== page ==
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Open Access Publications from the University of California

Use of stable nitrogen isotopes to track plant uptake of nitrogen in a nature-based treatment system.

  • Author(s): Cecchetti, Aidan R
  • Sytsma, Anneliese
  • Stiegler, Angela N
  • Dawson, Todd E
  • Sedlak, David L
  • et al.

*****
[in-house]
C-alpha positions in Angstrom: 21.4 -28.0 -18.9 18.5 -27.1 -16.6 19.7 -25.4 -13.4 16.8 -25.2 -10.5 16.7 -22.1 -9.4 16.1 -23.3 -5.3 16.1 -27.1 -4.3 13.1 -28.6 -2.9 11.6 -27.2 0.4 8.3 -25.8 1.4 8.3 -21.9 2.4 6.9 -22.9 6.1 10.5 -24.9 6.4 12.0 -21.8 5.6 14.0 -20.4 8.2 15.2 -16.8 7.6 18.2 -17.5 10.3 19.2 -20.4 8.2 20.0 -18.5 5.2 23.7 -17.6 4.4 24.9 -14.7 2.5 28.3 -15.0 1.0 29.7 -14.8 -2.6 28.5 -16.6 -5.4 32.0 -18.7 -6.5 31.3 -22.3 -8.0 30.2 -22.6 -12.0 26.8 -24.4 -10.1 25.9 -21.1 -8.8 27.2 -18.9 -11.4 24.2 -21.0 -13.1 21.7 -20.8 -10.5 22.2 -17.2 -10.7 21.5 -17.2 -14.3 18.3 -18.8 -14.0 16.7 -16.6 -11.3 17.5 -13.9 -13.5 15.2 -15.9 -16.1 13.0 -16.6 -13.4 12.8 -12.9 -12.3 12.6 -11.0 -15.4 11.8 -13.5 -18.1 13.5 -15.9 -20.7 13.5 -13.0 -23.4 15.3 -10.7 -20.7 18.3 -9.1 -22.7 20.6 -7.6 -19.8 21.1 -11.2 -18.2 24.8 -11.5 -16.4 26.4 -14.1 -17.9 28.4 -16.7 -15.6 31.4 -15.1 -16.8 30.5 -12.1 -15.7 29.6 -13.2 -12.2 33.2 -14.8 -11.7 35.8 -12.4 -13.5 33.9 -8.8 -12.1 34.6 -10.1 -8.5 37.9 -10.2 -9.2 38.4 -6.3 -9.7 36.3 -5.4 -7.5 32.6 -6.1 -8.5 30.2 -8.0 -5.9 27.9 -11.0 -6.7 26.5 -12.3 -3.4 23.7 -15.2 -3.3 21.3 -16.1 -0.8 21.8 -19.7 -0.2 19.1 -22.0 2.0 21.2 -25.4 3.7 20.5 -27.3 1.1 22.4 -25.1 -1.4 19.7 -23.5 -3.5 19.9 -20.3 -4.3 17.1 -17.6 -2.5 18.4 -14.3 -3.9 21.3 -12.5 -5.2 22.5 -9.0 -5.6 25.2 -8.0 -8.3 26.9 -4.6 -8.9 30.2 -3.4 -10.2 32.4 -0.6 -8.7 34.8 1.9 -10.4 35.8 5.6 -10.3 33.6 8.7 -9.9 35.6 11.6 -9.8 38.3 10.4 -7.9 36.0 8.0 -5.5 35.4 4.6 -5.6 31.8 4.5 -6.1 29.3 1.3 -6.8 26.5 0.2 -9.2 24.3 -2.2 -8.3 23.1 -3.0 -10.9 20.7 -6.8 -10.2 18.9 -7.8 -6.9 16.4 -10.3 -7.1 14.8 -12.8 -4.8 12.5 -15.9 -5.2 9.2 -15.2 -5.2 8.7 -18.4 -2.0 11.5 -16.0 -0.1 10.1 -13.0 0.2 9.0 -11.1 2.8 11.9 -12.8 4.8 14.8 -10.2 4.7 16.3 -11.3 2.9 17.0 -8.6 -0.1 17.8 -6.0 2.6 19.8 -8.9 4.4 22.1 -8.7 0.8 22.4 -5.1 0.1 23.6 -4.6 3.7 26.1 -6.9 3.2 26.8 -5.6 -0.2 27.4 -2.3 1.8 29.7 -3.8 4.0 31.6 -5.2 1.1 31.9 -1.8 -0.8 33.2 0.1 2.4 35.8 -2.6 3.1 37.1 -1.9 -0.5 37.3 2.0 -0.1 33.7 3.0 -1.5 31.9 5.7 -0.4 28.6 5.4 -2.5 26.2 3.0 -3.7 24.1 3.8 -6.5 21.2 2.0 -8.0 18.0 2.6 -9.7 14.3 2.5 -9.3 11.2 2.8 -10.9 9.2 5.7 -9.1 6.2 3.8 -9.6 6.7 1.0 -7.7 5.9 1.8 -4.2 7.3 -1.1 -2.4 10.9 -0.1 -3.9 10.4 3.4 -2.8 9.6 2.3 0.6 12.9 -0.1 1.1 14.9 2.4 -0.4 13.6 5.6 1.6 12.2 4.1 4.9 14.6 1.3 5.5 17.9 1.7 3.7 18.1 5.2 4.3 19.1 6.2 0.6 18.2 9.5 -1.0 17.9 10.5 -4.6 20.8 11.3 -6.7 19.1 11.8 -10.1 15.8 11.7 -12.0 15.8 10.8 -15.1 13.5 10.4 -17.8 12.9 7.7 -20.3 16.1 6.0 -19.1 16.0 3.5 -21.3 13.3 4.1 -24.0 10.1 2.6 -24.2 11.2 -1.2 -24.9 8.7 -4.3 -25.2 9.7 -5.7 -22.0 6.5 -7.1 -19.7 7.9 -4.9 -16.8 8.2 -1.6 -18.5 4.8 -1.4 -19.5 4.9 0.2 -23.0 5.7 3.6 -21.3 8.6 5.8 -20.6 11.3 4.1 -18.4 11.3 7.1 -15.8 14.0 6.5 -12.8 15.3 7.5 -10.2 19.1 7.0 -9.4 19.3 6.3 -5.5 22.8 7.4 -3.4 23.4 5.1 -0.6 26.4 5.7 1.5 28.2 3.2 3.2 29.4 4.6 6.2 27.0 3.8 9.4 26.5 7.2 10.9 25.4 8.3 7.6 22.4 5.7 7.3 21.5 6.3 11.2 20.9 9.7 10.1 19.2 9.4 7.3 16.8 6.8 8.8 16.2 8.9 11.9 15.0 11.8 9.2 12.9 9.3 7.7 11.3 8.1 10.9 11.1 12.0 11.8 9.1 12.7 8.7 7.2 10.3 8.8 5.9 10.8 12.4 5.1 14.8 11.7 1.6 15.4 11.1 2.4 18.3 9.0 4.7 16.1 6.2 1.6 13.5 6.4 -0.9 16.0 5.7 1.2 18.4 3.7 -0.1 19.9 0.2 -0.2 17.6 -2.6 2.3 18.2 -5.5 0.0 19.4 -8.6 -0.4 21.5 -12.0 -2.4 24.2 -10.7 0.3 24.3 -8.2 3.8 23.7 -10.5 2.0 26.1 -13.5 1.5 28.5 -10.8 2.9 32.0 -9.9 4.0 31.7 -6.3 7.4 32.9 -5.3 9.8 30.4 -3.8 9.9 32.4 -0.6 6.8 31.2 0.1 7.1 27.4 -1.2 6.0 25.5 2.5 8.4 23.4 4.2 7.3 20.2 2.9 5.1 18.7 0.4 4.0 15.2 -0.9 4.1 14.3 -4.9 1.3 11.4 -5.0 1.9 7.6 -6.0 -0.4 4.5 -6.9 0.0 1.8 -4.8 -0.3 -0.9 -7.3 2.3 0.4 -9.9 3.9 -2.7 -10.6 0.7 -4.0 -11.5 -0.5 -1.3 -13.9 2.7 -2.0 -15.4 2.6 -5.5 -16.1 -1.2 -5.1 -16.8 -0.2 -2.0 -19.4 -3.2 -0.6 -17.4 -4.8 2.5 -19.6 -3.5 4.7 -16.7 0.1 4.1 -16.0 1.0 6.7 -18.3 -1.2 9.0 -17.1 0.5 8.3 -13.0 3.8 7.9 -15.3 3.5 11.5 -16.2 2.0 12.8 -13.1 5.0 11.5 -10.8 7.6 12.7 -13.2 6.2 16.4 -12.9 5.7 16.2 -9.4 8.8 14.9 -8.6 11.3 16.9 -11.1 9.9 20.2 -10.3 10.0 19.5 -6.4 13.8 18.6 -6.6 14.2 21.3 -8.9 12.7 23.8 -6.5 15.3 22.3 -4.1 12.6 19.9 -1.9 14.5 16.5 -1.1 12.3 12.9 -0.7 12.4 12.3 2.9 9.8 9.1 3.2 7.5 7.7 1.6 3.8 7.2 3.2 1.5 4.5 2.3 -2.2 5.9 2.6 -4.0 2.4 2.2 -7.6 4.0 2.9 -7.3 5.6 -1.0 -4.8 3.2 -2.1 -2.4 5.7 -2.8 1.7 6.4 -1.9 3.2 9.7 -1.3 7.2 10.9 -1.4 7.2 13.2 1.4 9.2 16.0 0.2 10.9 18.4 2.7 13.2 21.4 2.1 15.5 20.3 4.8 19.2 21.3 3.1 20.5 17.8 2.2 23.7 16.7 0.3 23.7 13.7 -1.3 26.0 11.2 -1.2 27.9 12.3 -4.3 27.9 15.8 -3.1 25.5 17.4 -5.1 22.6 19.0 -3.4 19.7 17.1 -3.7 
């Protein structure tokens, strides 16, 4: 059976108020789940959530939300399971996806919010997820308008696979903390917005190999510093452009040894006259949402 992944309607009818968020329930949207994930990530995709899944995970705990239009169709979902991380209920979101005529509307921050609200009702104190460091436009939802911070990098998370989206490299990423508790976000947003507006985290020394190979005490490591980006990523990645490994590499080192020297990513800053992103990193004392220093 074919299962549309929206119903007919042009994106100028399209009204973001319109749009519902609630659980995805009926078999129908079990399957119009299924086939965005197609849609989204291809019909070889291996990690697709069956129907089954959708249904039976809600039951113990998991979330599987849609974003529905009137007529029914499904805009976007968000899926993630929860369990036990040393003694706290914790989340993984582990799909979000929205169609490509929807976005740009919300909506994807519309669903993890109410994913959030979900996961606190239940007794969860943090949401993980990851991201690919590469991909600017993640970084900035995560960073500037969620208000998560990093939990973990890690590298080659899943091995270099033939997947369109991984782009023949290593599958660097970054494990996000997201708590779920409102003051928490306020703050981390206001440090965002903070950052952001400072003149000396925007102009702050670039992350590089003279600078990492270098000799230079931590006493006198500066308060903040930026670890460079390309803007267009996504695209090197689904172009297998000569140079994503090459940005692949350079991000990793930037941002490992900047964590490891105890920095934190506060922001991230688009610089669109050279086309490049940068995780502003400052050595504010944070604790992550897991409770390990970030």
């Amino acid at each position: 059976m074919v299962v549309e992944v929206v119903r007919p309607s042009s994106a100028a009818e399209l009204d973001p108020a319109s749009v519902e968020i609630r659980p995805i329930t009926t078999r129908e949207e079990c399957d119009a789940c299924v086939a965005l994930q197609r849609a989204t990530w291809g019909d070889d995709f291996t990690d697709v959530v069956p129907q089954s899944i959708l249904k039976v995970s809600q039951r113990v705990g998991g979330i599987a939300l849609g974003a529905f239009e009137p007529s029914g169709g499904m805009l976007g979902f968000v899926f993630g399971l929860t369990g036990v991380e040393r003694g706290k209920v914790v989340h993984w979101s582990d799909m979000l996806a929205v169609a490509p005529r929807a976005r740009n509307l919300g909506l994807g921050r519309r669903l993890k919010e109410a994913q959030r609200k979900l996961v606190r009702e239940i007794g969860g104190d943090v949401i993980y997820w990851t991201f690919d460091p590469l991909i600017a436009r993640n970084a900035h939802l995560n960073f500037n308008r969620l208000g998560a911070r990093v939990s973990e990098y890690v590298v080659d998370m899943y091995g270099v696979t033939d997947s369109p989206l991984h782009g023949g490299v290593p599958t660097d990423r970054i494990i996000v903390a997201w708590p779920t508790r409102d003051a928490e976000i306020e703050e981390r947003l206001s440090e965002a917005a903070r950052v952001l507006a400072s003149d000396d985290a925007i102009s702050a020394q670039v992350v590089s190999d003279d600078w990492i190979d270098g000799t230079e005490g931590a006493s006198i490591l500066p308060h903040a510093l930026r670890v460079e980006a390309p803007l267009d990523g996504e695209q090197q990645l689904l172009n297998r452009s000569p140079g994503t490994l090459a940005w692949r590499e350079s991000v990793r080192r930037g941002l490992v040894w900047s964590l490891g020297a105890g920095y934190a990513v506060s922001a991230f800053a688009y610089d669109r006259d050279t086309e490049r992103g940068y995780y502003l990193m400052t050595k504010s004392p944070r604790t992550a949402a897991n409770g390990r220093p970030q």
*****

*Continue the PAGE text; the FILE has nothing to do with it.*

In nature-based treatment systems, such as constructed wetlands, plant uptake of nutrients can be a significant removal pathway. Current methods for quantifying plant uptake of nitrogen in constructed wetlands, which often involve harvesting biomass and assuming that all nitrogen stored in plants was derived from wastewater, are inappropriate in pilot- and full-scale systems where other sources of nitrogen are available. To improve our understanding of nitrogen cycling in constructed wetlands, we developed a new method to quantify plant uptake of nitrogen by using stable isotopes and a mixing model to distinguish between nitrogen sources. We applied this new method to a pilot-scale horizontal levee system (i.e., a subsurface constructed wetland) over a two-year monitoring period, during which 14% of nitrogen in plants was wastewater-derived on average and the remaining plant nitrogen was obtained from the soil. Analysis of nitrogen isotopes indicated substantial spatial variability in the wetland: 82% of nitrogen in plants within the first 2 m of the slope came from wastewater while less than 12% of plant nitrogen in the remainder of the wetland originated from wastewater. By combining these source contributions with remote-sensing derived total biomass measurements, we calculated that 150 kg N (95% CI = 50 kg N, 330 kg N) was taken up and retained by plants during the two-year monitoring period, which corresponded to approximately 8% of nitrogen removed in the wetland. Nitrogen uptake followed seasonal trends, increased as plants matured, and varied based on design parameters (e.g., plant types), suggesting that design decisions can impact this removal pathway. This new method can help inform efforts to understand nitrogen cycling and optimize the design of nature-based nutrient control systems.

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